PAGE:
What do ISIS, the CIA, and the Mormons have in common? Languages!

How do you reach her? recruit her? Do you speak her language?
How do you reach her? recruit her? Do you speak her language?

People use languages to spread their own ideas. If they have ideas they believe deeply in, they gravitate towards learning languages and recruiting speakers of all different languages to further their message more quickly to a broader audience.

ISIS, US defense agencies, and the Church of Latter Day Saints (LDS, or “Mormons”) all look to spread ideas. I am not discussing the validity of their different ideas or overall tactics, but the post compares how they use language to reach their objectives. Most institutions with an important idea or object can learn from what each of these organizations is doing.
Recruiting through language

Do language-learning tips work for Oromo? I was surprised! (pt. 2)

What are the best ways to study Oromo?
What are the best ways to study Oromo?

Recently I’ve been talked to some folks about practical tips for learning less well-resourced languages. La Polyglotte works on finding on-line resources for African languages, and Lindsay Dow specializes in practical tips for language-learning. I’ve expressed to them that I have the feeling when I hear language-learning advice that won’t apply to the languages I’m learning.

But let me be honest now. I haven’t actually tried everything that people suggest.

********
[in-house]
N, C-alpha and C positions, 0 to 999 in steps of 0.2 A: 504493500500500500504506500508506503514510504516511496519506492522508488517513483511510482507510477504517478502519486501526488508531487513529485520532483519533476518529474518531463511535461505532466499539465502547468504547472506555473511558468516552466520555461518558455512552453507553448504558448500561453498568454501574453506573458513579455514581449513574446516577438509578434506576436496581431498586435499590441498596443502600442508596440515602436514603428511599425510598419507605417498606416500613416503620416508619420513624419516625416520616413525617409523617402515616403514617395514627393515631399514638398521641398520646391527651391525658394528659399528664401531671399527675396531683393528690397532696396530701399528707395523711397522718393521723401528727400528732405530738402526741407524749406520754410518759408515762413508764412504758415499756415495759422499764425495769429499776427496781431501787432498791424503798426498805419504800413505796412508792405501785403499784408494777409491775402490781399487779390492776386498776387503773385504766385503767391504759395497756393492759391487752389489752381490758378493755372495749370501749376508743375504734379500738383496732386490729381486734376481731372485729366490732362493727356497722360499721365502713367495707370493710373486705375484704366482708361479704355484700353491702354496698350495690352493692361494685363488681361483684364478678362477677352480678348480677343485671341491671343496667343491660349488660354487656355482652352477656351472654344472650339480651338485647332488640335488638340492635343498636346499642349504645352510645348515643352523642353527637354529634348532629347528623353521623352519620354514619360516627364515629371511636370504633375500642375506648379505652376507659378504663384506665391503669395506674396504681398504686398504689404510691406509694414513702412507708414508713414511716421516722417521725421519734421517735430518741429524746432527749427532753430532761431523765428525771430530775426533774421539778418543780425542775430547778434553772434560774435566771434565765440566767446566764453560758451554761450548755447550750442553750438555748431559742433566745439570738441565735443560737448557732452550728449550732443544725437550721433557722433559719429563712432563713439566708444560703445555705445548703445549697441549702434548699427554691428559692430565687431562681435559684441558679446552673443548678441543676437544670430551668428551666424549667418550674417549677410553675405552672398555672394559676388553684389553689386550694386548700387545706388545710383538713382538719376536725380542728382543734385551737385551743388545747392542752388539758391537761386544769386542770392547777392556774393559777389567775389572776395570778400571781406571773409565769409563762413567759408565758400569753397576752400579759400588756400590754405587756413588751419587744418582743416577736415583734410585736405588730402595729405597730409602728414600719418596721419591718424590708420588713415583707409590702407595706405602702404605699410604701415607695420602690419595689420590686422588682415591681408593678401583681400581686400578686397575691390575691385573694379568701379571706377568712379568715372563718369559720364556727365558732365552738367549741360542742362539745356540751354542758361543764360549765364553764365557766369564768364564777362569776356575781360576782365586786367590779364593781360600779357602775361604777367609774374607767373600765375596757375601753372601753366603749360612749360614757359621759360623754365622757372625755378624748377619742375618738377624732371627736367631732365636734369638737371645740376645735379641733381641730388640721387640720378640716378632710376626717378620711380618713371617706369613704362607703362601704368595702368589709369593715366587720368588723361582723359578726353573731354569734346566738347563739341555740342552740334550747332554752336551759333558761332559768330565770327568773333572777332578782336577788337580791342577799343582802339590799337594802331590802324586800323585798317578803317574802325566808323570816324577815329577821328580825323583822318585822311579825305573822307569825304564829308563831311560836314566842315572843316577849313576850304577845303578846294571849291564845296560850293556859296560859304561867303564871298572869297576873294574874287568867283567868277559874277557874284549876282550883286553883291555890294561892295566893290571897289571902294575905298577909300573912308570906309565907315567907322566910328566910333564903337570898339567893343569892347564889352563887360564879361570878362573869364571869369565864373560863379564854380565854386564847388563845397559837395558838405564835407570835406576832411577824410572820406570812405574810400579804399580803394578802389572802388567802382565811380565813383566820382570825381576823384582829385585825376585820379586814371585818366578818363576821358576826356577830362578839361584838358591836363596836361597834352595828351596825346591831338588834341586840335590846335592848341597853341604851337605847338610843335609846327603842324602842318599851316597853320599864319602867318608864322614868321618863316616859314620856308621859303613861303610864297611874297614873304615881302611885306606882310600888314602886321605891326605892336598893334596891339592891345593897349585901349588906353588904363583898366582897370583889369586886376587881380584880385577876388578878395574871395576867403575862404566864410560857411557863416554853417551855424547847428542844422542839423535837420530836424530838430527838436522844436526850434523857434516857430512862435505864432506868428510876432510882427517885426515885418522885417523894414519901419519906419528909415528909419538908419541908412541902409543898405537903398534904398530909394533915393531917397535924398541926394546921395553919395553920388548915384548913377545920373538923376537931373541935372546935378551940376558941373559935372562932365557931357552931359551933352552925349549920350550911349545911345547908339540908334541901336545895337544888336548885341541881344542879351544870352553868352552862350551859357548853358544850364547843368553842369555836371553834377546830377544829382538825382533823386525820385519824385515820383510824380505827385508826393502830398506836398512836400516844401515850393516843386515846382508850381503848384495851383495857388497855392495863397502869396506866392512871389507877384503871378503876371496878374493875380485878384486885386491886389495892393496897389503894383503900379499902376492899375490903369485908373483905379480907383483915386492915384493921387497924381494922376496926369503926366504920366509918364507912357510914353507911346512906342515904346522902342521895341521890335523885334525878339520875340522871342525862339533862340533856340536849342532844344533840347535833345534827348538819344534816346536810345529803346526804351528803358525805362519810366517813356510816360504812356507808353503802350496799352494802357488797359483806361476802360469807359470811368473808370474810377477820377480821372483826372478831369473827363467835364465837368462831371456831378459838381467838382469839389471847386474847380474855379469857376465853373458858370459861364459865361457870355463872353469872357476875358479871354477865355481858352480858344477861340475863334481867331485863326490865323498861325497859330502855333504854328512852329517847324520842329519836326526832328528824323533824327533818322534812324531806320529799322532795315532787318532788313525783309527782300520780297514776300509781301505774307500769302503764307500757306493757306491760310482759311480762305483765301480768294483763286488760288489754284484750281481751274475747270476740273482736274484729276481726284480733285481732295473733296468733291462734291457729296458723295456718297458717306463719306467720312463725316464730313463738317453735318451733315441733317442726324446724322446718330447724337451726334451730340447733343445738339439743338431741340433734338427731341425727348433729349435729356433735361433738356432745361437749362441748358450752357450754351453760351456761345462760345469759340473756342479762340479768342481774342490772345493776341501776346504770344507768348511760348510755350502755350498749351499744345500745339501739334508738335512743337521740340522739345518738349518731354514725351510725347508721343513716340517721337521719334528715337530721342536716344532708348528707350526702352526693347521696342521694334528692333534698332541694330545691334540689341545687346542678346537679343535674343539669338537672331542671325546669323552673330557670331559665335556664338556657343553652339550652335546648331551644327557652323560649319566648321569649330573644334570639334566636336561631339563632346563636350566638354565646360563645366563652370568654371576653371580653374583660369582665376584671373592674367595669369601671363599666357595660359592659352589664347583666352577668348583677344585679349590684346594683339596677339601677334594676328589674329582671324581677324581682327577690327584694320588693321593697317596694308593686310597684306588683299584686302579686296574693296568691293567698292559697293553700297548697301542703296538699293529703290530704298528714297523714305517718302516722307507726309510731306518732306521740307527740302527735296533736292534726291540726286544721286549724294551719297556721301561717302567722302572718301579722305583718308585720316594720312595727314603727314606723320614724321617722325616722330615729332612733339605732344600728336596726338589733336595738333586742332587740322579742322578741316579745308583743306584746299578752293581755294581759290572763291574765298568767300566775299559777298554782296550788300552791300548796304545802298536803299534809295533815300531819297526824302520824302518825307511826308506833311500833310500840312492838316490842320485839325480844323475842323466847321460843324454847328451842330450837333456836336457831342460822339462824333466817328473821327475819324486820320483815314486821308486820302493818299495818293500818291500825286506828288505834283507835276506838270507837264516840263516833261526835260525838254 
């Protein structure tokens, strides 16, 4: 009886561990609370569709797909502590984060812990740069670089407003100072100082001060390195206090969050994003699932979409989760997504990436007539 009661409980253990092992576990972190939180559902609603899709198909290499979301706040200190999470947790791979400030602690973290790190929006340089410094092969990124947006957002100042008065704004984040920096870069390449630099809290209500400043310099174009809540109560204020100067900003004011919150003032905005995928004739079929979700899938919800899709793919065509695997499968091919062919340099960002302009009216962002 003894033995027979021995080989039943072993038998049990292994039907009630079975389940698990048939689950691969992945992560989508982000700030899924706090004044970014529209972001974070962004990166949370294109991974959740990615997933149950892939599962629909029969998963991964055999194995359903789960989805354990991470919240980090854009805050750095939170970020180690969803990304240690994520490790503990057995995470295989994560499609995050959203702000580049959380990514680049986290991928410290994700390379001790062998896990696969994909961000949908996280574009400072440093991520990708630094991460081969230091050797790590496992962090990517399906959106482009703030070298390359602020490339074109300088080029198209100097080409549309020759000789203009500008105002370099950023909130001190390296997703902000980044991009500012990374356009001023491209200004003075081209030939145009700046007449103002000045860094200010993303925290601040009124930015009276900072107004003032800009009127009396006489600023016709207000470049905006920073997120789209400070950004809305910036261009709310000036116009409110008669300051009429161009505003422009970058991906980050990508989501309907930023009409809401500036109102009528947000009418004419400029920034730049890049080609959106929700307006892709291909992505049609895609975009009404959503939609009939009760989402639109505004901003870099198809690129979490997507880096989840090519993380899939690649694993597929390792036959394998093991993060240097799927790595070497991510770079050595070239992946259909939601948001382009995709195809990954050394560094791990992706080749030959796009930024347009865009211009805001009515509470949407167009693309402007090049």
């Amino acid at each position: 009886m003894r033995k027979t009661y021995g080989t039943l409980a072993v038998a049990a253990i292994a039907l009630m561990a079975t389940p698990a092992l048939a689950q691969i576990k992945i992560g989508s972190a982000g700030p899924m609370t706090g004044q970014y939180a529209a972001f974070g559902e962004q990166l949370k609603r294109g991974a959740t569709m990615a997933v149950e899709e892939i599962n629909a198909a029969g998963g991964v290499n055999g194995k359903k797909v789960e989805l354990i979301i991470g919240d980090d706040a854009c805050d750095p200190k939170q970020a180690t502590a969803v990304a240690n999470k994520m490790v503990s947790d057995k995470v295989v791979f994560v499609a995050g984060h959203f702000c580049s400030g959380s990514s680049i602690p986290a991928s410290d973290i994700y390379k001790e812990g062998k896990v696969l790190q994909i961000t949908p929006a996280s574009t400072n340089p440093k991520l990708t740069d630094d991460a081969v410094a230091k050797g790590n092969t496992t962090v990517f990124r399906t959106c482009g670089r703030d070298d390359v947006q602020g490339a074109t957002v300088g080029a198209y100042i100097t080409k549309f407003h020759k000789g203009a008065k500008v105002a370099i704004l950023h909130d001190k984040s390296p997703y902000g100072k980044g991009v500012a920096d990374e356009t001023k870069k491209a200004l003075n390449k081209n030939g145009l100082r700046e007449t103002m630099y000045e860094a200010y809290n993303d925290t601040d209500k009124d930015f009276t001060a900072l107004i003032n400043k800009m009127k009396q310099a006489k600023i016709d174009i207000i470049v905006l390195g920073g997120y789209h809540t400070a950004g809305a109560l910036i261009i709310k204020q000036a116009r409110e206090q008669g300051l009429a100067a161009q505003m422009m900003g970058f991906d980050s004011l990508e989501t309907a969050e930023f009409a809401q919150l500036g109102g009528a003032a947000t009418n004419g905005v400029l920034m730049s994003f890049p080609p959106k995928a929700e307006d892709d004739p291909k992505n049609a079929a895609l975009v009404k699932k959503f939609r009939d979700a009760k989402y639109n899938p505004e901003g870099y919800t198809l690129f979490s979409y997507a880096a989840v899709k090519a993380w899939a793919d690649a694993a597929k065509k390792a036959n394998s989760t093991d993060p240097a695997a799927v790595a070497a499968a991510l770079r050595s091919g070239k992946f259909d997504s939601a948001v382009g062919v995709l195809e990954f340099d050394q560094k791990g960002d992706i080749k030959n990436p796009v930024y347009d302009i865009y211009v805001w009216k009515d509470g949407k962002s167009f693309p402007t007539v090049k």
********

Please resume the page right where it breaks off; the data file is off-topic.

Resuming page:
So I decided to run an experiment. Shannon Kennedy authors a great blog as the Eurolinguiste, and she recently blogged on 30 5-minute language exercises. I wanted to test which of these suggestions would work for Oromo. I was surprised not only at how many of them apply, but I also gained insight into what sorts of tips are the most universal.

In this part 2 of this post, I analyzed the second 15. You can find the first 15 in part 1.
Find out what works

Do language-learning tips work for Oromo? I was surprised! (pt. 1)

If I run the numbers, will my feeling still hold true?
If I run the numbers, will my feeling still hold true?

Recently I’ve been talked to some folks about practical tips for learning less well-resourced languages. La Polyglotte works on finding on-line resources for African languages, and Lindsay Dow specializes in practical tips for language-learning. I’ve had the feeling when I hear language-learning advice that won’t apply to the languages I’m learning.

But let me be honest now. I haven’t actually tried everything that people suggest.

So I decided to run an experiment. Shannon Kennedy authors a great blog as the Eurolinguiste, and she recently blogged on 30 5-minute language exercises. I wanted to test which of these suggestions would work for Oromo. I was surprised not only at how many of them apply, but I also gained insight into what sorts of tips are the most universal.

For part 1 of this post, I analyzed the first 15. I’ll finish the last 15 in part 2, in my next post.
Find out what works

Week 29 of Loving Somali: More fruit, thanks to the labor of me and others

Speaking your language in a cafe can really pay off!
Speaking your language in a cafe can really pay off!

Persistence paid off. Please forgive the cliche, but I’ve been trying to manifest in the past several posts—at least to myself—the progress I’ve been able to make over many months. This week I:

  • found a local teacher;
  • carried on a decent conversation;
  • dedicated some time every day to study; and
  • won a Somali grammar contest.

An additional truth came to me this week: I can’t do this alone. If it weren’t for my on-line tutor and my new conversation partner—not to mention my friends at work—my progress would be even slower than it is. I’m very grateful for these supporters I have.
Read how I did it

Week 28 of Loving Somali: Looking honestly at progress

Take a better look--your happiness may surprise your!